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  Sierra Magazine
  March/April 2004
Table of Contents
  FEATURES: Wild America
Our Great Estate
Land Lingo
The Assault on Wild America
Beneath Wyoming Stars
Stuck on the Desert
Deep in the Georgia Woods
In the Rockies' Wild Heart
Experts Agree!
Interview: Yvon Chouinard
Ways & Means
Let's Talk
One Small Step
Lay of the Land
Good Going
The Sierra Club Bulletin
Grassroots Update
Mixed Media
Sierra Archives
About Sierra
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Sierra Magazine

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Lay of the Land

WWatch: Keeping tabs on the Bush administration

Science Under Fire | For the Record | By the Numbers | A Better Way

Science Under Fire

Government scientists, beware: If you can’t tell the Bush administration what it wants to hear, you’d better keep quiet. In October 2003, a team of Fish and Wildlife Service biologists learned this lesson the hard way. After a decade of study, they had devised a rescue plan for the Missouri River’s endangered pallid sturgeons and least terns and threatened piping plover. But just when the biologists were about to publish a final report calling for changes in the amount of water released from the river’s dams, they found themselves yanked from the project. Under pressure from the Army Corps of Engineers and congressional supporters of the barge industry, Interior Department assistant secretary Craig Manson

replaced the original scientists with an out-of-state "SWAT team." Their second opinion, released after just 45 days of study, called for smaller changes in water flow than the original team had recommended for recovery of spawning fish and nesting birds.

According to Jeff Ruch, executive director of Public Employees for Environmental Responsibility, many professionals with "inconvenient" messages have been reassigned in Fish and Wildlife Service offices throughout the country. And the problem isn’t limited to one agency. The Bureau of Land Management recently announced plans to transfer 20 Boise, Idaho, staffers to a remote office. Ruch characterized the move as a "targeted political payback" to local ranchers who oppose BLM interference in their affairs.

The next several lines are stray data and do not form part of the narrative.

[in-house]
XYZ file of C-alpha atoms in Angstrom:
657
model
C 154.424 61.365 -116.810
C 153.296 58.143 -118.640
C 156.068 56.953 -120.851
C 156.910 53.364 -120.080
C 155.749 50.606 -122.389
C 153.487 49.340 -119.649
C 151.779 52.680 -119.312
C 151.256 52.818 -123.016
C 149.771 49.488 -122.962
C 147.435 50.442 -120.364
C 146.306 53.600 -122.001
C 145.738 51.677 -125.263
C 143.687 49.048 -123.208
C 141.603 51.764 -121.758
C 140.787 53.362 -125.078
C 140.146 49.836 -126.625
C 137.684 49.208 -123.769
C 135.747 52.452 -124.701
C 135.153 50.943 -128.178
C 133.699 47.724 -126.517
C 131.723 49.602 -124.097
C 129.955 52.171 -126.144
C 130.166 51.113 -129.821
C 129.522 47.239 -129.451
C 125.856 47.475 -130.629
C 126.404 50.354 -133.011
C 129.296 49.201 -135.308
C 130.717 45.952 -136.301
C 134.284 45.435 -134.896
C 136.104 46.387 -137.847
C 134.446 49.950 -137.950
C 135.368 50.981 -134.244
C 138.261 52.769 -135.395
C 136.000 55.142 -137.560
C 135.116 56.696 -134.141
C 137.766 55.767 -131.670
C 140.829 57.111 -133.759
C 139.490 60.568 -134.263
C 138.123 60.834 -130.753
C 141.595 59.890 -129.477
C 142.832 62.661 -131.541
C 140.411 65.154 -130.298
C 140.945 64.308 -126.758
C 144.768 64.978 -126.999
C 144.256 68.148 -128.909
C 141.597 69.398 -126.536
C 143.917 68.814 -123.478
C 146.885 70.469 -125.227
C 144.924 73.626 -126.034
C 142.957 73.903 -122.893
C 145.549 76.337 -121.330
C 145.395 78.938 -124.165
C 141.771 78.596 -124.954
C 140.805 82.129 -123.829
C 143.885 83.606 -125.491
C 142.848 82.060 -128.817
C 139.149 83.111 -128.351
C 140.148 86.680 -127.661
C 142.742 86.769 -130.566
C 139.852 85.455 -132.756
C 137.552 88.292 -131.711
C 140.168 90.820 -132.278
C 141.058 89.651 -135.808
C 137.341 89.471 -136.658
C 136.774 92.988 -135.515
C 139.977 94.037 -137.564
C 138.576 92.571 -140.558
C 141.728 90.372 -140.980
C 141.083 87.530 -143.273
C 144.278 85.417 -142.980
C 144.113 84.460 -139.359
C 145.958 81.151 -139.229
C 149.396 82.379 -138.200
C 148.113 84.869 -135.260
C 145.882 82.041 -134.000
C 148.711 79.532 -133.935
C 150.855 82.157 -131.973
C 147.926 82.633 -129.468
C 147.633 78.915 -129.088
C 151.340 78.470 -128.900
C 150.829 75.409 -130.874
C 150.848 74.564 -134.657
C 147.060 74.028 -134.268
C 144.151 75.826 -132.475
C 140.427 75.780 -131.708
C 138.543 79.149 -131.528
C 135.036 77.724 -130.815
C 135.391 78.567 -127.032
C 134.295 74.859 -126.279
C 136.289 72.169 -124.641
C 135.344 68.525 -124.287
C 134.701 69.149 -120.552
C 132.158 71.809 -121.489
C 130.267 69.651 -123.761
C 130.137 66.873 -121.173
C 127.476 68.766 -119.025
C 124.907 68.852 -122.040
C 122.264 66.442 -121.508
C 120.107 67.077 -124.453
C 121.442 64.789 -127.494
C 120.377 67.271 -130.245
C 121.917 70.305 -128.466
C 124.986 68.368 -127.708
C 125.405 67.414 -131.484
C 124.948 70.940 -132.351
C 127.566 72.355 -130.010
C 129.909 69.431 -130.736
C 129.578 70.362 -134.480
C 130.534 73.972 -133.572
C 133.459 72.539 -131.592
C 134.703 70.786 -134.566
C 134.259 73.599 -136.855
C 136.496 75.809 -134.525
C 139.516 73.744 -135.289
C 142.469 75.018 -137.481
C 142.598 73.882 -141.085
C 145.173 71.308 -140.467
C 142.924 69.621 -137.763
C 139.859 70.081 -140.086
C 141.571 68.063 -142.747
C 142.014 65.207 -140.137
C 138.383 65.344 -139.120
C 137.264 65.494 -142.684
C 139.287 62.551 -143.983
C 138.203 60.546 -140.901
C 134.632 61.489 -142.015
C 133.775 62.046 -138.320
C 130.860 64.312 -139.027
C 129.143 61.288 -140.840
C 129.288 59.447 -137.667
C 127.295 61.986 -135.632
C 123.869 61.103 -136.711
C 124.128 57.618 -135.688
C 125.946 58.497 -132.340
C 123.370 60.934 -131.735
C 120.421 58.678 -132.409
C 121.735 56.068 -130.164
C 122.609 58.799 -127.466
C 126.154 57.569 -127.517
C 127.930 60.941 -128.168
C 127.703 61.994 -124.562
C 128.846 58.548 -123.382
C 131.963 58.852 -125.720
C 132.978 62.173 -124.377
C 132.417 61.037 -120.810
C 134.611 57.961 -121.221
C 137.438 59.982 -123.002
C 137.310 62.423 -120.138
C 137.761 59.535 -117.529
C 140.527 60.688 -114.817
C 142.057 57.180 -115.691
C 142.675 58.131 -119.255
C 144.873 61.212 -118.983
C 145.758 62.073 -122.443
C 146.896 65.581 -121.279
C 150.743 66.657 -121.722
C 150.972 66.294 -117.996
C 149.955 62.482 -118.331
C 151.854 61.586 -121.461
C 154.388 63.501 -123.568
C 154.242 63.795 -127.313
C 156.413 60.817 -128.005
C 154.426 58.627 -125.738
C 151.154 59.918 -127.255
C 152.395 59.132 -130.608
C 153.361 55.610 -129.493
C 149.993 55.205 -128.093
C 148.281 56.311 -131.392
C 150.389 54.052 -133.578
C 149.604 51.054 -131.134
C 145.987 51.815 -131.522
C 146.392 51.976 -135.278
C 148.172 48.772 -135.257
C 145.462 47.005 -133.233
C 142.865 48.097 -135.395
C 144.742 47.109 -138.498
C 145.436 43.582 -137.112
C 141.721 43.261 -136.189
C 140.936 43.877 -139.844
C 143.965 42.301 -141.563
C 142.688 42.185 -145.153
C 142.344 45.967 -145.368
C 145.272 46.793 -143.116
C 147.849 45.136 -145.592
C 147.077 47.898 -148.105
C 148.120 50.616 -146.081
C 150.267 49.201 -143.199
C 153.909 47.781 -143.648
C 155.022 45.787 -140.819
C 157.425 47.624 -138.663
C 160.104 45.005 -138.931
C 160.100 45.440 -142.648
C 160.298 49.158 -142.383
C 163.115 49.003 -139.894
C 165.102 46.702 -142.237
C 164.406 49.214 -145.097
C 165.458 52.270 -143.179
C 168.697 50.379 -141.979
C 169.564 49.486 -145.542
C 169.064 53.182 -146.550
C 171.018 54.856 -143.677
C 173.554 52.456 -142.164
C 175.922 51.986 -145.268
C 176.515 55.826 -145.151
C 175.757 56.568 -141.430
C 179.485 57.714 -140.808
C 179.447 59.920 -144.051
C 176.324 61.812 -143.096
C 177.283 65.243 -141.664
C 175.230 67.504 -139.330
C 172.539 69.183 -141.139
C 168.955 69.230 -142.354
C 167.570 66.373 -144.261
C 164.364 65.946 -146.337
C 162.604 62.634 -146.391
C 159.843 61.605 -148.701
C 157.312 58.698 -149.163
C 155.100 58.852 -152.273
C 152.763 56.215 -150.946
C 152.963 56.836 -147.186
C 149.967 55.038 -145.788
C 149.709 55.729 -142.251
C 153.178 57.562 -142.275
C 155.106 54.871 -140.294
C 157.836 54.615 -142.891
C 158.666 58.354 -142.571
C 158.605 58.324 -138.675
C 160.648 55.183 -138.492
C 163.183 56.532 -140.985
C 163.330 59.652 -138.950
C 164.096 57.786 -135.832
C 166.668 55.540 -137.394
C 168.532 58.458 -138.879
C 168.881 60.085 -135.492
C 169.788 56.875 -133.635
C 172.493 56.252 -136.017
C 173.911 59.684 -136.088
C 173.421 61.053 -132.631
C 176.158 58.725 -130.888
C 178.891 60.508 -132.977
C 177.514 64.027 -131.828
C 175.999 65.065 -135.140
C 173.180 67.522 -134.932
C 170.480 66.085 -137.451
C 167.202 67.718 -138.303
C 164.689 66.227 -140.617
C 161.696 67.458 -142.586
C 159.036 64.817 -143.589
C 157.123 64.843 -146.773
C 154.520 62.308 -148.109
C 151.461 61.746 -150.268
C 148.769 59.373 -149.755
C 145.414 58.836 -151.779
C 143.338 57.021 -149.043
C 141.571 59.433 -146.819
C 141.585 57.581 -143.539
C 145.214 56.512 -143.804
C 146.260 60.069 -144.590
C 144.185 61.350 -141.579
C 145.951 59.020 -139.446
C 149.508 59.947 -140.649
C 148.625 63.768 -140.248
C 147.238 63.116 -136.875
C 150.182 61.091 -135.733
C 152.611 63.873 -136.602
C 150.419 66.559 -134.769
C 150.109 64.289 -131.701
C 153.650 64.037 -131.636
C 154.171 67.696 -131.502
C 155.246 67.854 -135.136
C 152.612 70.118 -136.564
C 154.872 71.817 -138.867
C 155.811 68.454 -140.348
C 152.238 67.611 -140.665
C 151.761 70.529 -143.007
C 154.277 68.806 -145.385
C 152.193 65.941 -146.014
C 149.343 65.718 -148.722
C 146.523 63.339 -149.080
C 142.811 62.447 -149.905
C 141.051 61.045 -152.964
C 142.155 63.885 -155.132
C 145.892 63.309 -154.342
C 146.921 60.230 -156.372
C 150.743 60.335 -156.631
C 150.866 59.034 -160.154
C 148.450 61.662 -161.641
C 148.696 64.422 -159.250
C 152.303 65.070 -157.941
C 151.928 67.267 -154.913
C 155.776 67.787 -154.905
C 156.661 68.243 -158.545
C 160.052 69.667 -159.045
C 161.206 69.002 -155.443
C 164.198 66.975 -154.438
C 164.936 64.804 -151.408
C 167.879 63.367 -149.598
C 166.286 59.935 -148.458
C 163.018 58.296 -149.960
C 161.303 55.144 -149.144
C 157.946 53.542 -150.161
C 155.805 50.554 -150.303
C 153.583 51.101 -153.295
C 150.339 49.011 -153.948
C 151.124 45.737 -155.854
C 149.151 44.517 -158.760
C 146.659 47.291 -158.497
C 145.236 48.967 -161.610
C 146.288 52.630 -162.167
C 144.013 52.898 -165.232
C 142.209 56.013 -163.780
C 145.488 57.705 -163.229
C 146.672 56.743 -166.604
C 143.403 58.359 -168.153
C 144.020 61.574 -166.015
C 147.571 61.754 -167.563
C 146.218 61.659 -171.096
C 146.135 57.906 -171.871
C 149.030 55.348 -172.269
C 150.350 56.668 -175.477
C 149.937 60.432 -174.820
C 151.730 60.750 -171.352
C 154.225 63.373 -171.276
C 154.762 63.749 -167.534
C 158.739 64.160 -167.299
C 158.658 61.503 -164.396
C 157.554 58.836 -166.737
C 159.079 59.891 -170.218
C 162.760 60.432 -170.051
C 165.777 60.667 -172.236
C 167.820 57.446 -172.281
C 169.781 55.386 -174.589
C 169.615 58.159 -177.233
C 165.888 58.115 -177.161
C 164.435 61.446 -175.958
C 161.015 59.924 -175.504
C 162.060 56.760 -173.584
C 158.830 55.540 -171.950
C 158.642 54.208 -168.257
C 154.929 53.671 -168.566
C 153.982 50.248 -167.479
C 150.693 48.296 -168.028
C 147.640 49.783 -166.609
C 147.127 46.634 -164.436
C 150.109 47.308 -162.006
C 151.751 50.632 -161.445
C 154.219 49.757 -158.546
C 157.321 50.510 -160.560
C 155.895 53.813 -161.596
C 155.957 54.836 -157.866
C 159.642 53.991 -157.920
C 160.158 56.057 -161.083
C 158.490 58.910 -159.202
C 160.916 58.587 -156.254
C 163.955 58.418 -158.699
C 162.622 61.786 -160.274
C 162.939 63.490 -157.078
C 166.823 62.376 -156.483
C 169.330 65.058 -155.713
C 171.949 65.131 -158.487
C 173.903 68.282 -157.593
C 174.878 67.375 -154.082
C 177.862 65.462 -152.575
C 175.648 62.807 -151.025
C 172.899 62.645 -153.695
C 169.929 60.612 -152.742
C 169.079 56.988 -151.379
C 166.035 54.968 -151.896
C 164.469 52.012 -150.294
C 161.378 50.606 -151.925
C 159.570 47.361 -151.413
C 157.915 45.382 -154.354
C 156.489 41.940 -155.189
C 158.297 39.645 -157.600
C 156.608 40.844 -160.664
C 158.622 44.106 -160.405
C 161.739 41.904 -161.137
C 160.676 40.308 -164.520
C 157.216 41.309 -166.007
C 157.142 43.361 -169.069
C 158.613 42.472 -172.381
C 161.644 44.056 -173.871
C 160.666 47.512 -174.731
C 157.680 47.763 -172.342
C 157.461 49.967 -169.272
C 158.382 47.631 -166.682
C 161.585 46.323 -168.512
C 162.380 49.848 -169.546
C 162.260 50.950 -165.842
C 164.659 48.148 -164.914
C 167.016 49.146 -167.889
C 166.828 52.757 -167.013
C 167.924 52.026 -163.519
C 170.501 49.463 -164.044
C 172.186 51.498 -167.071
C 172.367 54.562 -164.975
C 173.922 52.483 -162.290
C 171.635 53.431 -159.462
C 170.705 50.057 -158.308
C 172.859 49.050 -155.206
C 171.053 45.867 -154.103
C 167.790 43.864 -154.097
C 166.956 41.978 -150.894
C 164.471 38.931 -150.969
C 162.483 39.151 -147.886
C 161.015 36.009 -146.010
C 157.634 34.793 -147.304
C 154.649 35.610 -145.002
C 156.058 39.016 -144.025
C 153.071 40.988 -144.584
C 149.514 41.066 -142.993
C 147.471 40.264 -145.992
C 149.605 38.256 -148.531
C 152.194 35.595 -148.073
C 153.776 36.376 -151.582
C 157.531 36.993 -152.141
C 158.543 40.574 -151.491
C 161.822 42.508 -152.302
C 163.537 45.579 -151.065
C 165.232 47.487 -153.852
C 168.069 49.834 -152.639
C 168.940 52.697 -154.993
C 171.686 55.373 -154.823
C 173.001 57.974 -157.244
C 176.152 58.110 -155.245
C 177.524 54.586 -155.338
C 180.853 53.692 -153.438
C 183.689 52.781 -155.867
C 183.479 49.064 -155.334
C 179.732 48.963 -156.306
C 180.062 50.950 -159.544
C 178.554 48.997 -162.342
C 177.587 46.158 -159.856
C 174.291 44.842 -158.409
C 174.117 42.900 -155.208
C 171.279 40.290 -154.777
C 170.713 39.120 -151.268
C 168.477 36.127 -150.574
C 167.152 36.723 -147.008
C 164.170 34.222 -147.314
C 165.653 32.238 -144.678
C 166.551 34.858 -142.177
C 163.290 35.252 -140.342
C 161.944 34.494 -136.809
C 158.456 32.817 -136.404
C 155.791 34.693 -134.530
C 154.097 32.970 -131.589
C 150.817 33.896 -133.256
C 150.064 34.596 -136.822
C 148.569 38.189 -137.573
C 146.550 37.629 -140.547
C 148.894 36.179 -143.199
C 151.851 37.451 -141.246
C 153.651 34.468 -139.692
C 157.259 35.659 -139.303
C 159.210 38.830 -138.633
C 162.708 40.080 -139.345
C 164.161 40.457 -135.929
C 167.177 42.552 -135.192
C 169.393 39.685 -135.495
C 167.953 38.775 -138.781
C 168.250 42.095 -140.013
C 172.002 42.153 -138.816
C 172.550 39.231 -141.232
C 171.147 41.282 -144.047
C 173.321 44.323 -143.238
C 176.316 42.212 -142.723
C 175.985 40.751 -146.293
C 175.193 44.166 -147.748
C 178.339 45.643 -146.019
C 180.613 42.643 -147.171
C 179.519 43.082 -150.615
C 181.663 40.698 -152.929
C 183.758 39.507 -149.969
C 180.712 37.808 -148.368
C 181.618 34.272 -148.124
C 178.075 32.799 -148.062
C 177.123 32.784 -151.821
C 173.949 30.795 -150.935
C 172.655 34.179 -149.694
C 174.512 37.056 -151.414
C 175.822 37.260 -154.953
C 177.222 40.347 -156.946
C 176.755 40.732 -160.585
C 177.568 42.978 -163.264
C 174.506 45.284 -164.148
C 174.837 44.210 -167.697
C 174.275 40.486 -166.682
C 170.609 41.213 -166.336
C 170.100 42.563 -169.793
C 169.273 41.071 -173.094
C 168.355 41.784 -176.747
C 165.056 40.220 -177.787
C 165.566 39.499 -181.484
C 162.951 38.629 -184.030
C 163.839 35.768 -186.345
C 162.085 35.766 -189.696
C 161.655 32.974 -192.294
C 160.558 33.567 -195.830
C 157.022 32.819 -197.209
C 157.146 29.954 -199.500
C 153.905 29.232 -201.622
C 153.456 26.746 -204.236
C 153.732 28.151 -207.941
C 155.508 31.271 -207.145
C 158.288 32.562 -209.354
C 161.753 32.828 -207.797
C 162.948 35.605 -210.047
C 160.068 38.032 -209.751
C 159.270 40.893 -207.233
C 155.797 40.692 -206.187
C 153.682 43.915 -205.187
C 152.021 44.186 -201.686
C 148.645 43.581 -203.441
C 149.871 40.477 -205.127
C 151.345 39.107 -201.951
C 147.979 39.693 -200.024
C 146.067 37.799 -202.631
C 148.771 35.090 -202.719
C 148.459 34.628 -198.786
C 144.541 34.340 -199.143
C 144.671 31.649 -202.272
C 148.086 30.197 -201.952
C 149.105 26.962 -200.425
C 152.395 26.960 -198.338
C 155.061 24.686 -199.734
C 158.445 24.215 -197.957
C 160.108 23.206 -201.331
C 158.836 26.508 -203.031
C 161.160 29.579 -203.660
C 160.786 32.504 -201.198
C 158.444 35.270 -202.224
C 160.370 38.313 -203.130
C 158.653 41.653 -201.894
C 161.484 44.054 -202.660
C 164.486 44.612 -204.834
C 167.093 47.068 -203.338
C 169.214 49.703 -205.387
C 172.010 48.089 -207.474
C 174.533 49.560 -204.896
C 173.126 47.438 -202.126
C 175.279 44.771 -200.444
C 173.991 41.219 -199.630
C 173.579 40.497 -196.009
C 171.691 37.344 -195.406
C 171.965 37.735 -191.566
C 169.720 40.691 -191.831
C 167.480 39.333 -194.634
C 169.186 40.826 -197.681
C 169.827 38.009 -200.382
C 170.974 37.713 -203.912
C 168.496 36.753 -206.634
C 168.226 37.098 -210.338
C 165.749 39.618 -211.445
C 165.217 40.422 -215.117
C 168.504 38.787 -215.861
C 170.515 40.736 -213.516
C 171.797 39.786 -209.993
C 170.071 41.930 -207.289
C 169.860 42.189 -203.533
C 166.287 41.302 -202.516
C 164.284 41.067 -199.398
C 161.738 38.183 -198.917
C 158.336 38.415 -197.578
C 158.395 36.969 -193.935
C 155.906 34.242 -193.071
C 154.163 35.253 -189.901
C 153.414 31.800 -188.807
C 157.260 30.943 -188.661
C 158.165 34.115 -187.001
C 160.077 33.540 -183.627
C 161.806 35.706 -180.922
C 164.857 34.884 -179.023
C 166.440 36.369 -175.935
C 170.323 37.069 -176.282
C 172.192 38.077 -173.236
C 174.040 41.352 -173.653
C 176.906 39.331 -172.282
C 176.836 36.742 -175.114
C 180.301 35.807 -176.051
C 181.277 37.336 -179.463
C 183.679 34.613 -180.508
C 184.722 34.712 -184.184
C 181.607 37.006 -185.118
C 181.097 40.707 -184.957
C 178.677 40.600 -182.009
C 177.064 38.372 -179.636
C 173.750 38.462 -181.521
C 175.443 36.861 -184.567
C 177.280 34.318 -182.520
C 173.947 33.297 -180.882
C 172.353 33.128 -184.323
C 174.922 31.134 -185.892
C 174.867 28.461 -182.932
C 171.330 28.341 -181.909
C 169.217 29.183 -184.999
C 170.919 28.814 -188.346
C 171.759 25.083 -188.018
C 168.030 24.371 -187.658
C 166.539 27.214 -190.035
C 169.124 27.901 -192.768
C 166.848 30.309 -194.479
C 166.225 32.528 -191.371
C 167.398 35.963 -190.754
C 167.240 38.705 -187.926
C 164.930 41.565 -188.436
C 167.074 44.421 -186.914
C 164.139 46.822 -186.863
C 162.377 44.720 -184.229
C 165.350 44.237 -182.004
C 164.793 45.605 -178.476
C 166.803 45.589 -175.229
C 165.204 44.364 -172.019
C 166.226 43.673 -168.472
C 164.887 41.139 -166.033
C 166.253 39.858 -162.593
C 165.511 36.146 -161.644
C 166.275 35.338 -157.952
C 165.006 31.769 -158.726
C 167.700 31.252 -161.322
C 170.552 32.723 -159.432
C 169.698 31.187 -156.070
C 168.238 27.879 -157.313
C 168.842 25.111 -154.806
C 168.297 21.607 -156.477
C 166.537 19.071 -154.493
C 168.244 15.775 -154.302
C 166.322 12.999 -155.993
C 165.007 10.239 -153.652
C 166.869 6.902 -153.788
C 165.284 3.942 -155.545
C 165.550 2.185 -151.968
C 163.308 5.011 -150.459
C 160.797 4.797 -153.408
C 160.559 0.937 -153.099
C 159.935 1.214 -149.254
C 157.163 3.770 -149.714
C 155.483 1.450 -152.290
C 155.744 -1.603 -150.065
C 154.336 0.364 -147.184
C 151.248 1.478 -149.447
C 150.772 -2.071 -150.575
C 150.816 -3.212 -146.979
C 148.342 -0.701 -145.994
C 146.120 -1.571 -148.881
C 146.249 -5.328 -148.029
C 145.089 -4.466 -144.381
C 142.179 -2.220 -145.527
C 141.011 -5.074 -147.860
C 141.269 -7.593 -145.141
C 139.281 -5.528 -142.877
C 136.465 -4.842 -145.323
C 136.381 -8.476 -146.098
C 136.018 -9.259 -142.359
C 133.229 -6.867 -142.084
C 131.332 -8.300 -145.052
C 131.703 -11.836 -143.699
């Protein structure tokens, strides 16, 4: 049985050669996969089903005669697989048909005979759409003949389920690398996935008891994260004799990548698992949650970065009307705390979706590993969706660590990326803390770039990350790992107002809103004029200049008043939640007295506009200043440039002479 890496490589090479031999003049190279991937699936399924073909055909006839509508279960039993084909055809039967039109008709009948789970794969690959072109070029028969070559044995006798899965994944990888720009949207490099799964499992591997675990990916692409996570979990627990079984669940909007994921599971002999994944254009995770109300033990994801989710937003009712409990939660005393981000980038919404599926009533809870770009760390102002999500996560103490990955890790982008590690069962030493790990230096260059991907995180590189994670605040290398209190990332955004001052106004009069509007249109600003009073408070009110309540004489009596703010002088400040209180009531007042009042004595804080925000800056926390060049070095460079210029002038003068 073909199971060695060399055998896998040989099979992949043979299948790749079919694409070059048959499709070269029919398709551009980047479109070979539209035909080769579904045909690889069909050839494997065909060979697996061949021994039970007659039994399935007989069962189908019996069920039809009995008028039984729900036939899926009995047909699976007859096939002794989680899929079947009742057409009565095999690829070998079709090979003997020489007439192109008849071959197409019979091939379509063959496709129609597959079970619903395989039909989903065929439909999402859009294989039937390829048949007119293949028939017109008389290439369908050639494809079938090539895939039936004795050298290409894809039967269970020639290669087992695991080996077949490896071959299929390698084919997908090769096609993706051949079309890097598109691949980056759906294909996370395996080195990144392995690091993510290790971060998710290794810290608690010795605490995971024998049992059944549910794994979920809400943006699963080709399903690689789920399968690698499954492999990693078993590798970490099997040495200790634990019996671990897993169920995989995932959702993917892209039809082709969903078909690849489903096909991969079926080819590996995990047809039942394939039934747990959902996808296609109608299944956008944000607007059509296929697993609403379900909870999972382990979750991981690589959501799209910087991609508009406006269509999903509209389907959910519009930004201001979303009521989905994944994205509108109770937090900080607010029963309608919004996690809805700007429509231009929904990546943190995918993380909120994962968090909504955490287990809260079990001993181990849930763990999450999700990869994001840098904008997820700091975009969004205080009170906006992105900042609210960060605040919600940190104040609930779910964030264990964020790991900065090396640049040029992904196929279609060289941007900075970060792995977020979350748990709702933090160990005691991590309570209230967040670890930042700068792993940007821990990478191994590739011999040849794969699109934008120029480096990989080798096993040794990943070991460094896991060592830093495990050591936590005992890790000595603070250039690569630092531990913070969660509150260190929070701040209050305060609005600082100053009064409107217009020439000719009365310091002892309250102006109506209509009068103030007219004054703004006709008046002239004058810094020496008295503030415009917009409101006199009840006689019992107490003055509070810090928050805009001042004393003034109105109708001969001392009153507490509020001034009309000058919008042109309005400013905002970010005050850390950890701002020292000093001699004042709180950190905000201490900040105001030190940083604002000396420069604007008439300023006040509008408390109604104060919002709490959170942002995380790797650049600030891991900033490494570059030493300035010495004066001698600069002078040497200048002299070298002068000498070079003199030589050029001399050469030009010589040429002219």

Jennifer Hattam

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For The Record

"If we are saying that the loss of species is inherently bad–I don’t think we know enough about how the world works to say that."

—Craig Manson, the assistant secretary at the Interior Department who oversees the Fish and Wildlife Service, the agency responsible for enforcing the Endangered Species Act.

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A Better Way

Make Polluters Pay

One in every four Americans lives within four miles of a Superfund site, the nation’s most dangerous repositories of abandoned or uncontrolled hazardous waste. The Bush administration, however, doesn’t seem to be in any hurry to clean them up. Oil and chemical companies are responsible for the majority of Superfund sites, but the White House opposes reinstating a tax on those industries that has helped pay for cleanups at "orphan" sites (those where the parties that dumped the waste cannot be identified or have gone out of business). The General Accounting Office estimates that the trust fund created by these taxes will run out of money by the end of this year, and Bush thinks taxpayers should now foot the entire bill.

Senators Barbara Boxer (D-Calif.) and Lincoln Chafee (R-R.I.) have a better idea: Last year, they sponsored legislation to extend the corporate tax until 2014 to make polluting industries pay the bulk of the cleanup bill. "The heart of the Superfund law is under attack," Boxer said when she introduced the Toxic Clean-Up Polluter Pays Renewal Act. "These companies make millions on their sales. This fee is a small price to pay for a healthy, safe environment." —Jennifer Hattam

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By the Numbers

• Number of major environmental standards set by the EPA during the first three years of the Clinton administration: 30

• Number set by the Bush EPA: 3

• Number of those standards that were required by court order: 2

• Amount donated by the electric-utility industry to George W. Bush and the Republican

National Committee in the 2000 campaign: $4,800,000

• Number of electric-power-plant investigations for violations of the Clean Air Act dropped by the EPA late last year: 50

• Estimated amount that the industry will save as a result: $10,000,000,000

• Number of streams nationwide at high risk of pollution by the weed-killer atrazine, according to the EPA: 1,172

• Number of streams that the EPA is requiring atrazine manufacturers to monitor: 40

• Number of endangered and threatened species on military lands: 300

• Acres of military lands Bush has exempted from habitat-protection provisions of the

Endangered Species Act: 25,000,000

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